Amlin Cup Preview – Part Two: Pools 3, 4, 5

London Irish's Topsy Ojo
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CASTRES, FRANCE – Here’s the second instalment of Rugby Wrap Up’s two-part guide to this season’s Amlin Cup competition, examining the prospects of the teams in Pools 3, 4 and 5.

TEAMS: Brive / Bucharest Wolves / Calvisano / Newcastle Falcons

Newcastle Falcons' director of rugby Dean Richards
Newcastle director of rugby Dean Richards

Fate loves her little jokes, doesn’t she? Even if mere mortals like us don’t find them particularly amusing. Just as the Aviva Premiership and Top 14’s bottom clubs have been drawn together in Pool 1, so two teams that were promoted to their country’s top flight after being relegated a season earlier are drawn together in Pool 3.

Unlike Biarritz and Worcester in Pool 1, however, Fate has been relatively kind to Brive and Newcastle Falcons as far as their Amlin Cup ambitions are concerned.
Both should expect to notch up two wins against Italian National Championship of Excellence outfit Calvisano and two more against Romanian representative side Bucharest Wolves.

But neither has found life back in the top flight easy in the early rounds of their domestic leagues, so the European break could offer a little welcome relief – and even kickstart their seasons. A key match will be the meeting between the two sides at Stade Amédée-Domenech on October 19. That will go a long way to deciding who makes it to the knockout phase of the competition. We’re tipping Falcons to top the Pool, but maintain the right to change our minds after that game…
HOW THEY’LL FINISH: Newcastle Falcons / Brive / Calvisano / Bucharest Wolves

TEAMS: Bayonne / Grenoble / Wasps / Viadana

Wasps' flyer Christian Wade
Wasps’ flyer Christian Wade

What has happened to Wasps? The once-mighty London side are now shadows of their two-time European Cup-winning selves, and kicked off this domestic season with four defeats in their first five games.

They open their Amlin Cup account with what looks on paper to be a relatively easy game against Viadana – but the re-formed Italian National Championship of Excellence club is made up of the backbone of former Pro12 side Aironi and are coached by former Wales flanker Rowland Phillips, who has been there, done that – many, many times.

Wasps – along with Grenoble and Bayonne – should still be too strong for the fourth team in Pool 4, but don’t be too surprised to see a one or two scares and sphincter-clenching scorelines from Stadio Luigi Zaffanella.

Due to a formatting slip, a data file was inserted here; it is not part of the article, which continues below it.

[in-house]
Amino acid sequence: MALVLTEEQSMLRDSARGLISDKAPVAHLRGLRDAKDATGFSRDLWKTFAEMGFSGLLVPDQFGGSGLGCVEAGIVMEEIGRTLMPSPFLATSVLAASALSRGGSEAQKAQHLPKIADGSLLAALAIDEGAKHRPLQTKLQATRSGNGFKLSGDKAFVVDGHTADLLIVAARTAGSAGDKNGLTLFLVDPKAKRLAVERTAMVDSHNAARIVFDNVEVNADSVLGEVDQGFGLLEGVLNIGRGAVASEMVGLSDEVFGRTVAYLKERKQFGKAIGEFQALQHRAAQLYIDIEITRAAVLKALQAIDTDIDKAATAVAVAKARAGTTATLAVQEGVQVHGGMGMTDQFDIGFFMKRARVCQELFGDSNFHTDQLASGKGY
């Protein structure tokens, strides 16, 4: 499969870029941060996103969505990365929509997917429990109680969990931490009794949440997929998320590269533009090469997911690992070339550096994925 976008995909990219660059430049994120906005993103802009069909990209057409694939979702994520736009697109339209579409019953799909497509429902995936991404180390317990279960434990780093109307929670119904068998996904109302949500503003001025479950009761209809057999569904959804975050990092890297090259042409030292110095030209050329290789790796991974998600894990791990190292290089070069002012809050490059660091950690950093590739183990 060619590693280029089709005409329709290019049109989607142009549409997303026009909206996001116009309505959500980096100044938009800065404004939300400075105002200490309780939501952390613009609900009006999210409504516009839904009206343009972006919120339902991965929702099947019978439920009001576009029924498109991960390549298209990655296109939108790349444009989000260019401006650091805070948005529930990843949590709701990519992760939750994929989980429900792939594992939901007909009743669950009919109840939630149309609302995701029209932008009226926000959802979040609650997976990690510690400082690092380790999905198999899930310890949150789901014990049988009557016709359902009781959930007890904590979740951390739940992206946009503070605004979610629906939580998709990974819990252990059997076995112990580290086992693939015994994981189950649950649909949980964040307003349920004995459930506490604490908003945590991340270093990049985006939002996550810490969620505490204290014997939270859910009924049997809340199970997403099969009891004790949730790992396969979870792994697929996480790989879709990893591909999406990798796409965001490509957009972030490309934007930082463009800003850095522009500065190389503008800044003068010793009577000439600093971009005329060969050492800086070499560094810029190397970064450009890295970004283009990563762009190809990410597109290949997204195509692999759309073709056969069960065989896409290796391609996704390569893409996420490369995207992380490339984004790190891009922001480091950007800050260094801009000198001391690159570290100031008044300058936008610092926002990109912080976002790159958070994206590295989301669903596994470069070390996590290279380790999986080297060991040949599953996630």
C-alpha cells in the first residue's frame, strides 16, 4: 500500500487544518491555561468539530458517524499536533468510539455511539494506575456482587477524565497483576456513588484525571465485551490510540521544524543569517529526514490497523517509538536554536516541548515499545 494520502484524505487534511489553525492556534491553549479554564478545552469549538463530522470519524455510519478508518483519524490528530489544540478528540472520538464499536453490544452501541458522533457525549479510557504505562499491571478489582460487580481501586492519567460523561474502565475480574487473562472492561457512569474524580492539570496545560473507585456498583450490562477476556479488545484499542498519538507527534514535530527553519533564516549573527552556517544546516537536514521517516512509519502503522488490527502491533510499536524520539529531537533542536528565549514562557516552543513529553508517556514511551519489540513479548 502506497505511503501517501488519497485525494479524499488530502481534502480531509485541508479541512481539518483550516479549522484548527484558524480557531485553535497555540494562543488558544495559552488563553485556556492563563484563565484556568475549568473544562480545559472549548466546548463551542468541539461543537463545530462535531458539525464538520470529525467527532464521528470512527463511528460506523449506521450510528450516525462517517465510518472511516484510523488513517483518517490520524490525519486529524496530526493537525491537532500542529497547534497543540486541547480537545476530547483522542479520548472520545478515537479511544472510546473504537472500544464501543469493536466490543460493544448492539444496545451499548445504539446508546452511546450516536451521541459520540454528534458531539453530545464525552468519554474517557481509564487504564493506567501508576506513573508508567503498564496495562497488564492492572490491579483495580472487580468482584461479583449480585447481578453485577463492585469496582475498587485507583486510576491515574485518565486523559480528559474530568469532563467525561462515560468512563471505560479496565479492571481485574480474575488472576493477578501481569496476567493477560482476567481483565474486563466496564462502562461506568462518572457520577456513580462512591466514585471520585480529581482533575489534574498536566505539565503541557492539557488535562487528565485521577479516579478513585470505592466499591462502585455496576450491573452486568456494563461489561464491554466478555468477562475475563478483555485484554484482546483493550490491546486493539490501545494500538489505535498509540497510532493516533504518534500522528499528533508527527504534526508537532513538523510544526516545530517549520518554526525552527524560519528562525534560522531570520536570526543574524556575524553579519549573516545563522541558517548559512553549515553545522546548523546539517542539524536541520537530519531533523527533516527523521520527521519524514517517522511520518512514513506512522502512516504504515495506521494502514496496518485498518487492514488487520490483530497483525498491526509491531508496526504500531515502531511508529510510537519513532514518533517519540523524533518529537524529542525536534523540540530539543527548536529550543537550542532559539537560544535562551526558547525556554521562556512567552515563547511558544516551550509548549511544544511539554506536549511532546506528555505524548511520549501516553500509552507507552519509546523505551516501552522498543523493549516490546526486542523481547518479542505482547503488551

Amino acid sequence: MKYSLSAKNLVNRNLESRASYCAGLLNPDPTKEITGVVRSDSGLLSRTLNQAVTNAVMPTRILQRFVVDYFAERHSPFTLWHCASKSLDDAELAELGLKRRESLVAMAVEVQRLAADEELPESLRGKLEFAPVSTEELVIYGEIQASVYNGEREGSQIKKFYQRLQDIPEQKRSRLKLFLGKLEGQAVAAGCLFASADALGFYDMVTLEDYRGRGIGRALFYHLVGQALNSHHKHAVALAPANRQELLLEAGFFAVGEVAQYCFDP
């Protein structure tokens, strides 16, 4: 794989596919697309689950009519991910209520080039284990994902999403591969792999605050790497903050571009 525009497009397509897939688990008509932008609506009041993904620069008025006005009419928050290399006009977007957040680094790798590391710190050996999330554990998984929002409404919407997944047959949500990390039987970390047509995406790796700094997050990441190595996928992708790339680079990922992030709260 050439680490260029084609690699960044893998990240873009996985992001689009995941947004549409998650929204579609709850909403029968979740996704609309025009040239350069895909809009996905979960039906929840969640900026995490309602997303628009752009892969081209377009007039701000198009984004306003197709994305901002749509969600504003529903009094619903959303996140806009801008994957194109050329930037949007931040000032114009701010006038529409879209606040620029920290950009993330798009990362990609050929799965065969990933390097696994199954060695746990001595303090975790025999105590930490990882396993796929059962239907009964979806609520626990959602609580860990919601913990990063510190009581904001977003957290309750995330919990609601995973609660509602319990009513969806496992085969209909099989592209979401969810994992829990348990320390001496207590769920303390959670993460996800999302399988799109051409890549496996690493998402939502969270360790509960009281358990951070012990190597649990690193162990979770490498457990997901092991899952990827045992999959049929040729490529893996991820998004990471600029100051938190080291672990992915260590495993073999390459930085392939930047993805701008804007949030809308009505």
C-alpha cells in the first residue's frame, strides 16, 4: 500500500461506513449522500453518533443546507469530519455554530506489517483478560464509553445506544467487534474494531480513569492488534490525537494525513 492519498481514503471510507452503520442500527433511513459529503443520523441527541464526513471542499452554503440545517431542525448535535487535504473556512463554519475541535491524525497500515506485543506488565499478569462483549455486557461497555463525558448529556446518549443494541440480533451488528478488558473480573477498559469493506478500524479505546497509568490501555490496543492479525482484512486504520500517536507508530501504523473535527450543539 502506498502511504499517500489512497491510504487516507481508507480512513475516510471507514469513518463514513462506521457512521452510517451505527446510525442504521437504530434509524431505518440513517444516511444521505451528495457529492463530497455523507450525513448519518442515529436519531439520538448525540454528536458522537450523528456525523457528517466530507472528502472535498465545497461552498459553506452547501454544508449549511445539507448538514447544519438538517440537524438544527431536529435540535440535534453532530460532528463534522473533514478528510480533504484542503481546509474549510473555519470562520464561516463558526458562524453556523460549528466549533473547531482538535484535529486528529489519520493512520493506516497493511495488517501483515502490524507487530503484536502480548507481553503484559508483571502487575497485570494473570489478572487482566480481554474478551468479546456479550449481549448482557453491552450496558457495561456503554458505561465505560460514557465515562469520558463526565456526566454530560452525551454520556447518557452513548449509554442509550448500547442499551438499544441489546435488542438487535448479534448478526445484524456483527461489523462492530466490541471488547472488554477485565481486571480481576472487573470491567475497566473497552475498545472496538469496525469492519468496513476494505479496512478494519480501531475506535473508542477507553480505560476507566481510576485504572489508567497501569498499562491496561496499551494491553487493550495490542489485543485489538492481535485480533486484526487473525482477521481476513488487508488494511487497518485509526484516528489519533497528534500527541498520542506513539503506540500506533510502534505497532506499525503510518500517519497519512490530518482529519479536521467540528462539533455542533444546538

Like Wasps in the Premiership, Bayonne are having a nightmare season, and won’t be looking forward to trips to French to Top 14 rivals Grenoble or darkest Acton.
On the whole, this Pool looks like it will be a toss-up between Grenoble and Wasps – and we think the gritty French outfit will want it more.
HOW THEY’LL FINISH: Grenoble / Wasps / Bayonne / Viadana

TEAMS: I Cavalieri Prato / London Irish / Lusitanos / Stade Francais

London Irish's Topsy Ojo
London Irish’s Topsy Ojo

Pity poor Stade Francais. Last season’s Amlin Cup runners up have a shiny and impressive-looking new 20,000-seat stadium, and a shiny new-look team that has impressed in the early part of the Top 14 season. They have even toned down their bonkers’ shirts so that fans can almost – but not quite – get away with wearing replicas in the street.

But, why should you pity them? After all, just look at their opponents in Pool 5. Qualification for the knockout stage will be a cakewalk.
This is why. By the time they get to the business end of the competition, they will hardly have been tested, so when things become a little more difficult, they might find it hard to step up a gear.

London Irish are the only side in Pool 5 capable of giving Stade anything approaching a run for their money.
Like Pool 2 whipping boys Mogliano, I Cavalieri Prato usually play in front of crowds of fewer than 1,500 in Italy’s National Championship of Excellence.
Meanwhile, Lusitanos, a late, late call-up to the Amlin following the withdrawal of Spanish side Olympus, are a representative side made up of players from Portugal’s national club tournament, the Campeonato Nacional Honra.

They don’t even – yet – have a logo to call their own on the European Rugby website. Though they do have a pretty decent home ground – the 40,000-capacity Estadio Nacional in Lisbon. At least Stade and their fans have a trip to Lisbon to look forward to, so maybe you shouldn’t pity them, after all…
HOW THEY’LL FINISH: Stade Francais / London Irish / I Cavalieri Prato / Lusitanos

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About James Harrington 196 Articles
James Harrington... Before injury brought his rugby career to a timely end, journalist James was equally useless whether he packed down in the second row or at number 8, positions in which he represented his school and university with indistinction. The prolific one now lives in France with his journalist wife and three children and watches as much Top 14, European and international action he thinks he can get away with; justifying his obsession by claiming: "But it's all work, Honey!"